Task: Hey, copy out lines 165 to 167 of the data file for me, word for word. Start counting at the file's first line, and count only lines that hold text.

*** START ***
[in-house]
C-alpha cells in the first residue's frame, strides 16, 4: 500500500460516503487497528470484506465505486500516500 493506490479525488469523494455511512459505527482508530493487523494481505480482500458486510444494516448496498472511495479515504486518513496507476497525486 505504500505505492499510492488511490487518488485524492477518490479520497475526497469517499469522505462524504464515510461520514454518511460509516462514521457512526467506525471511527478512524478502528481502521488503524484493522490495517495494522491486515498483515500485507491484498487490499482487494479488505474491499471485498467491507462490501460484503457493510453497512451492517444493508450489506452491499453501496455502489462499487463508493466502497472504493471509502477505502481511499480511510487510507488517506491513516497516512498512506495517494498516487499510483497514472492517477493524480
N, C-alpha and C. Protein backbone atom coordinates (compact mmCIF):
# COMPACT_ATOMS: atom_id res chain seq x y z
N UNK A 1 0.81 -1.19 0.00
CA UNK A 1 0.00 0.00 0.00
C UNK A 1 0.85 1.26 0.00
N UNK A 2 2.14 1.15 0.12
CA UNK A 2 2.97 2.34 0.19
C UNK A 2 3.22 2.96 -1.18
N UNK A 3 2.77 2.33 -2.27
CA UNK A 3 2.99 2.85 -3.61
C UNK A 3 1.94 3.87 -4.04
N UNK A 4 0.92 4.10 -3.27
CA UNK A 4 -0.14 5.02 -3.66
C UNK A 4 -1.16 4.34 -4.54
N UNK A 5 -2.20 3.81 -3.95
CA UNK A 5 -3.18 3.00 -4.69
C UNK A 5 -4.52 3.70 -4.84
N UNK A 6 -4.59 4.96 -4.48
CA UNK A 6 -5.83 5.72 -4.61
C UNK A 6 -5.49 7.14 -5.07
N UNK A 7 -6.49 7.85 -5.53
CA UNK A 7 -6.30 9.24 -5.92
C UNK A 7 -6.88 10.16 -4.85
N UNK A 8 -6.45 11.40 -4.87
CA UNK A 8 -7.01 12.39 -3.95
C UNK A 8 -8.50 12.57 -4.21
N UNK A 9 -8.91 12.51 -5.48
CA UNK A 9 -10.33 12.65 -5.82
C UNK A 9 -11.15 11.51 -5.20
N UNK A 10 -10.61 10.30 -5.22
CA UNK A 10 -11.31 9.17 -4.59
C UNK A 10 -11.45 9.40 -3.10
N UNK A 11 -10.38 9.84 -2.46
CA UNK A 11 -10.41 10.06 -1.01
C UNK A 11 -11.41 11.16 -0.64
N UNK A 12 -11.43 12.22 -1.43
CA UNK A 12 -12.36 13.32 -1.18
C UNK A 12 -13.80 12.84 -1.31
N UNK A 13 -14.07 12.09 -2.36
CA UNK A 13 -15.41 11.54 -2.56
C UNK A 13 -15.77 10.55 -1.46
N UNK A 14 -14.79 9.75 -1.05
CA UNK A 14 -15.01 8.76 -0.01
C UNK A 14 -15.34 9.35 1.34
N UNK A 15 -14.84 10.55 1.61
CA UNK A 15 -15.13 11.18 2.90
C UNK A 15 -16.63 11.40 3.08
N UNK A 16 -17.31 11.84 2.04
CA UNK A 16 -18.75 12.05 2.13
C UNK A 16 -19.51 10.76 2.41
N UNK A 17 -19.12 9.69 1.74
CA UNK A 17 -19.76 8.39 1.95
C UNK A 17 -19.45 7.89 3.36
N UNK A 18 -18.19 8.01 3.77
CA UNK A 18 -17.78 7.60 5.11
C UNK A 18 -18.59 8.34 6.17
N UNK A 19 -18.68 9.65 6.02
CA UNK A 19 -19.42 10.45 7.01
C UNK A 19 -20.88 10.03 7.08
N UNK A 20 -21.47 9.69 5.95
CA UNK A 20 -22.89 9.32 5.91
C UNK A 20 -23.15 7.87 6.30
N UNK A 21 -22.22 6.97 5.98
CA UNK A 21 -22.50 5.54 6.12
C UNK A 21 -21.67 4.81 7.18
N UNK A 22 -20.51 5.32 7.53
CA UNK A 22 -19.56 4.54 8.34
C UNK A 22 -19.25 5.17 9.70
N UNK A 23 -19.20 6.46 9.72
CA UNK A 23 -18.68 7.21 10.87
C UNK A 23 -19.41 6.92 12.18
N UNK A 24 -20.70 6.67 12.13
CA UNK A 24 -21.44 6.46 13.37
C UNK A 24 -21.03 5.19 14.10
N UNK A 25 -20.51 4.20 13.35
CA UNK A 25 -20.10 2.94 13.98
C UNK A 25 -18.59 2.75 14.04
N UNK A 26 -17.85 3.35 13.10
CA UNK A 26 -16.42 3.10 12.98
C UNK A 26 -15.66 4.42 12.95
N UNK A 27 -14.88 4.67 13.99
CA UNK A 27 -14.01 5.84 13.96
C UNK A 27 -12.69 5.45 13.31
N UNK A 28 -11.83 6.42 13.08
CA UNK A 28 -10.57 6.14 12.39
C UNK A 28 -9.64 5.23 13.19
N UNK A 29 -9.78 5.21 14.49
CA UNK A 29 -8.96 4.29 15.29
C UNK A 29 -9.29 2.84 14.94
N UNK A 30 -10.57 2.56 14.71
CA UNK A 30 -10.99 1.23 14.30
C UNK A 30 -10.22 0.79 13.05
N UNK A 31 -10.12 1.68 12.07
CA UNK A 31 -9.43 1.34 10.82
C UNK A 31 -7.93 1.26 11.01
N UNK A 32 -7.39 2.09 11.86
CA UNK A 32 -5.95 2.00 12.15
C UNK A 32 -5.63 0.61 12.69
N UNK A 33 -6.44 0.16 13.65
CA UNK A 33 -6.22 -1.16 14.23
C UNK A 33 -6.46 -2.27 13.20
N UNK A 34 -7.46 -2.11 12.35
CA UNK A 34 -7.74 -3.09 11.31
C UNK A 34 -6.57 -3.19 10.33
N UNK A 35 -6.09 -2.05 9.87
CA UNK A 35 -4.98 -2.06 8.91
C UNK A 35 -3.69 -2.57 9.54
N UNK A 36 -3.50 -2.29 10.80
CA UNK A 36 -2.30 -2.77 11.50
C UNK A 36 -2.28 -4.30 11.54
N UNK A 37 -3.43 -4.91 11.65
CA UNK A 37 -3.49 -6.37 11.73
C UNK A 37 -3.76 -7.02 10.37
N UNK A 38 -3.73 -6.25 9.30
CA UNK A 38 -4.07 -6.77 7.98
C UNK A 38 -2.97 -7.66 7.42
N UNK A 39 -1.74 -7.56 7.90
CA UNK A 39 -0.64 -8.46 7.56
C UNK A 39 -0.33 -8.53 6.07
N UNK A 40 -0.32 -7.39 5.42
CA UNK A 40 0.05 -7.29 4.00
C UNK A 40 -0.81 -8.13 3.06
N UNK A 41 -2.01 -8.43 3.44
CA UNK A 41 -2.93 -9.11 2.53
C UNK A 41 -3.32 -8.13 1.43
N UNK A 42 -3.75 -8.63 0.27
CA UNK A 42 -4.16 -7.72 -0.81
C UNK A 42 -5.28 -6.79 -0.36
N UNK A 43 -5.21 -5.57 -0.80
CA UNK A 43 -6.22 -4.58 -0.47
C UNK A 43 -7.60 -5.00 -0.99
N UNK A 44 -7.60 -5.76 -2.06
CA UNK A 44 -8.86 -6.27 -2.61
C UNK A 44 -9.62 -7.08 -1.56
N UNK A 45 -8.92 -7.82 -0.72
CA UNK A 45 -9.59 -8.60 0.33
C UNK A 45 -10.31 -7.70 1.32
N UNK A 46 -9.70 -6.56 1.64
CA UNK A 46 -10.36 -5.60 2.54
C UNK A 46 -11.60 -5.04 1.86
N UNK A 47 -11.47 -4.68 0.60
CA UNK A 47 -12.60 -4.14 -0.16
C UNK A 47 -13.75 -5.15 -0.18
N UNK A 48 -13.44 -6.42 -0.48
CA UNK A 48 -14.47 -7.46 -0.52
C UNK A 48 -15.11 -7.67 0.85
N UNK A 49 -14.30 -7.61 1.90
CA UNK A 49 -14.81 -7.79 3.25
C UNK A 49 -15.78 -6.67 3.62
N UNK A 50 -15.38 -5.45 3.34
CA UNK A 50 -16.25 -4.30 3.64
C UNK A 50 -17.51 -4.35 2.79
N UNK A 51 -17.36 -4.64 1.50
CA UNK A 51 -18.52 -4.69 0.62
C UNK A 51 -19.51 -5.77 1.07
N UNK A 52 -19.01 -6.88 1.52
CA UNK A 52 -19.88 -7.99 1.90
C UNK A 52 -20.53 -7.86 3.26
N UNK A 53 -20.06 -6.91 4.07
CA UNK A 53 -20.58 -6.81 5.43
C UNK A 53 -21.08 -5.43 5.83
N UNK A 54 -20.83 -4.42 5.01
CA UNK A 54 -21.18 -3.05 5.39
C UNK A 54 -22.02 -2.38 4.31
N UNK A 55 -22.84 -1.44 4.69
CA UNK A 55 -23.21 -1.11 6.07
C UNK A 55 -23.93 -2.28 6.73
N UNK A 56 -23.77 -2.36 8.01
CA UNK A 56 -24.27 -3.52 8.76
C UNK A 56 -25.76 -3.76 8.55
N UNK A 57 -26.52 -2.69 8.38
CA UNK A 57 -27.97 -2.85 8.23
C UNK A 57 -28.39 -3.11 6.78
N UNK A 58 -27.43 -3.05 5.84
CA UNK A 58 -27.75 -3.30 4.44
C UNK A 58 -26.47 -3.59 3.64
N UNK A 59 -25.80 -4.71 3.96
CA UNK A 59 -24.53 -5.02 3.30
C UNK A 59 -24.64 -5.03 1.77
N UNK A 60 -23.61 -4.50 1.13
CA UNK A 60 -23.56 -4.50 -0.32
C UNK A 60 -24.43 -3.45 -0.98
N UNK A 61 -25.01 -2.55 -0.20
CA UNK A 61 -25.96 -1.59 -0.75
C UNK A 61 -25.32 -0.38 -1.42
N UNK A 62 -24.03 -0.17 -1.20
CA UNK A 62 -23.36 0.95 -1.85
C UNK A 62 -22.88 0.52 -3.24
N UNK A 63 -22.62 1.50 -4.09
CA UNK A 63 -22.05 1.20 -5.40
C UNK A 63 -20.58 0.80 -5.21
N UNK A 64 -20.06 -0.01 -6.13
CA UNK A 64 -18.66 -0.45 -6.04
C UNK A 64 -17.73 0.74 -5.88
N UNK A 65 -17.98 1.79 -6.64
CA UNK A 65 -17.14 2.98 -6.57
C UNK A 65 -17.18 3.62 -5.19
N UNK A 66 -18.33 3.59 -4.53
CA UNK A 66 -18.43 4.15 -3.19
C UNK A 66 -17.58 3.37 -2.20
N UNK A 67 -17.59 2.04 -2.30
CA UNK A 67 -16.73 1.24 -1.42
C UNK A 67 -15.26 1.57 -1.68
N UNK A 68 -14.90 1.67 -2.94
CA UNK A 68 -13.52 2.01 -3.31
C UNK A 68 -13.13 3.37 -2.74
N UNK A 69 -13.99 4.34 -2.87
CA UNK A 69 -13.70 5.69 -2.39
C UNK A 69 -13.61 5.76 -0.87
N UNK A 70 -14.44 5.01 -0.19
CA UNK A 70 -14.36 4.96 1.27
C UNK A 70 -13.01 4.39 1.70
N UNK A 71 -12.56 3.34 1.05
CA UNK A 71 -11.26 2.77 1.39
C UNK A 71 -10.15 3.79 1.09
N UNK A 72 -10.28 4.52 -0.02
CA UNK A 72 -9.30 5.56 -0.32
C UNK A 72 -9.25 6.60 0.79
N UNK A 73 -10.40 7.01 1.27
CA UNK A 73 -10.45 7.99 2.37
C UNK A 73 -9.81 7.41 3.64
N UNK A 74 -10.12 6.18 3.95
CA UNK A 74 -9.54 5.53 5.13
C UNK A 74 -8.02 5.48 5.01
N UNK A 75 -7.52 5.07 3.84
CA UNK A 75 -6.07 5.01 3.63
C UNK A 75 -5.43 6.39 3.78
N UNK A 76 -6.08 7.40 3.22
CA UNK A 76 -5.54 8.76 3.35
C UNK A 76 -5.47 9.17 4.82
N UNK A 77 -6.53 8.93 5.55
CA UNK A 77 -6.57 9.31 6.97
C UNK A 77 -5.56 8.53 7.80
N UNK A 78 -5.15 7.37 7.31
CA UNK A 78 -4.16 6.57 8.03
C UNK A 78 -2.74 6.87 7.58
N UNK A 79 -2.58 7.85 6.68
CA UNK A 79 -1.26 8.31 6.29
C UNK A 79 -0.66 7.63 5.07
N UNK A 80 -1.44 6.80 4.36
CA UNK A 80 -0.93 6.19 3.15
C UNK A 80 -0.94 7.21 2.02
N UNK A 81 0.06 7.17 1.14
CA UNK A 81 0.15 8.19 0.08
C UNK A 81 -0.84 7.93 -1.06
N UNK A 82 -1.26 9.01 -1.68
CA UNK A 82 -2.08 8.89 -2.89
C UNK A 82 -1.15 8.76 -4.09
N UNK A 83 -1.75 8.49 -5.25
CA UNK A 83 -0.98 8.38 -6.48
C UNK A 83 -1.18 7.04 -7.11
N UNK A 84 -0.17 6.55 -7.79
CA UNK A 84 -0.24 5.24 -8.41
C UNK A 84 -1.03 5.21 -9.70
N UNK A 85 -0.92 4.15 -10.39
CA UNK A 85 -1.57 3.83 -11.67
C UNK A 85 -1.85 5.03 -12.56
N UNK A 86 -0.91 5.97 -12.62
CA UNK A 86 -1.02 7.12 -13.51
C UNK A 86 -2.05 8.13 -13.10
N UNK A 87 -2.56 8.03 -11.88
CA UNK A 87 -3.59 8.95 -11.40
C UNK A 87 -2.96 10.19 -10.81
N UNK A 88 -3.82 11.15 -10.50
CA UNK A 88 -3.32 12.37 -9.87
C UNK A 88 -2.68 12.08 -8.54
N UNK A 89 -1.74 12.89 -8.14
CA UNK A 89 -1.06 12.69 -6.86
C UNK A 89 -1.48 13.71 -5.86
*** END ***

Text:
CA UNK A 54 -21.18 -3.05 5.39
C UNK A 54 -22.02 -2.38 4.31
N UNK A 55 -22.84 -1.44 4.69